One-and-a-half cheers for capitalism

I watched The Secret of My Success last night while on the treadmill and it’s  a pretty good movie if you can get beyond the David Foster anthems and cheezy hair styles of the 1980s – what were we thinking?

After reading about the LIBOR scandal and all the other corporate malfeasance we see these days its nice to watch a movie that – while tackling bad corporate behaviour – still at its core is about the importance of ambition, hard work and capitalism.

One of the foundations of our society is the assumption that we operate on a widely agreed upon moral platform.  This concept goes back to John Locke (and likely before).  It means that we all more or less agree to the rules of the road and that people that violate these rules get punished.  Specifically, we all agree that some stuff is wrong – morally wrong – regardless of its legality.  It doesn’t matter what legal framework you have – if everyone is going around killing people – laws become irrelevant.  You have to live in a society where the vast – vast majority of folks believe that it is morally wrong to kill people and just won’t do it.  For the 0.01 percent that don’t agree, there needs to be laws in place to deter and punish.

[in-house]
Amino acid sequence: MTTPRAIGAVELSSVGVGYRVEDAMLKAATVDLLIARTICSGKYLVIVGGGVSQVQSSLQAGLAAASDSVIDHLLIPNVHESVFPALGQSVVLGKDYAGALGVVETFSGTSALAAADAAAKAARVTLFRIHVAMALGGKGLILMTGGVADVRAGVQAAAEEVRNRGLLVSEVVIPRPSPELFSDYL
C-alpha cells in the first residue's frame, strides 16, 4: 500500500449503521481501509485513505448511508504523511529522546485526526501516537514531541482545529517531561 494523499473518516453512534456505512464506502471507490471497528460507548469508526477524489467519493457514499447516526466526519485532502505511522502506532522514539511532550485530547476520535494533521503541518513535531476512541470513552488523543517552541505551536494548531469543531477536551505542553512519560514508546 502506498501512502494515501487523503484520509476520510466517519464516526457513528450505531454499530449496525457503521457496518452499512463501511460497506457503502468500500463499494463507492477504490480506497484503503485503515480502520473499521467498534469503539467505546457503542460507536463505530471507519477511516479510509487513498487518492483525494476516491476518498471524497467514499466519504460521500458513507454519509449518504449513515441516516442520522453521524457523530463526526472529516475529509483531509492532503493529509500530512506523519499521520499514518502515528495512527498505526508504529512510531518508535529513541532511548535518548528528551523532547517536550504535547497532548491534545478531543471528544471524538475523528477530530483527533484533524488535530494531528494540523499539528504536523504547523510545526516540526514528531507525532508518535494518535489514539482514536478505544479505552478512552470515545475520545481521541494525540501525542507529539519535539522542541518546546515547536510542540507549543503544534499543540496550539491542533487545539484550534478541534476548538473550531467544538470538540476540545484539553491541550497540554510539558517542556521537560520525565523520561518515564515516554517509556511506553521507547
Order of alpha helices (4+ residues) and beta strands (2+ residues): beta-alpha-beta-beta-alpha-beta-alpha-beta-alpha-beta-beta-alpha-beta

The same applies to the rules of the role on the economy.    If a wide swathe of people believe the only rule is ‘don’t get caught’ – we will end up with a dysfunctional system.    We need bankers and business leaders (and government leaders) with a moral spine – they will do the right thing regardless of whether or not they can ‘get away with it’.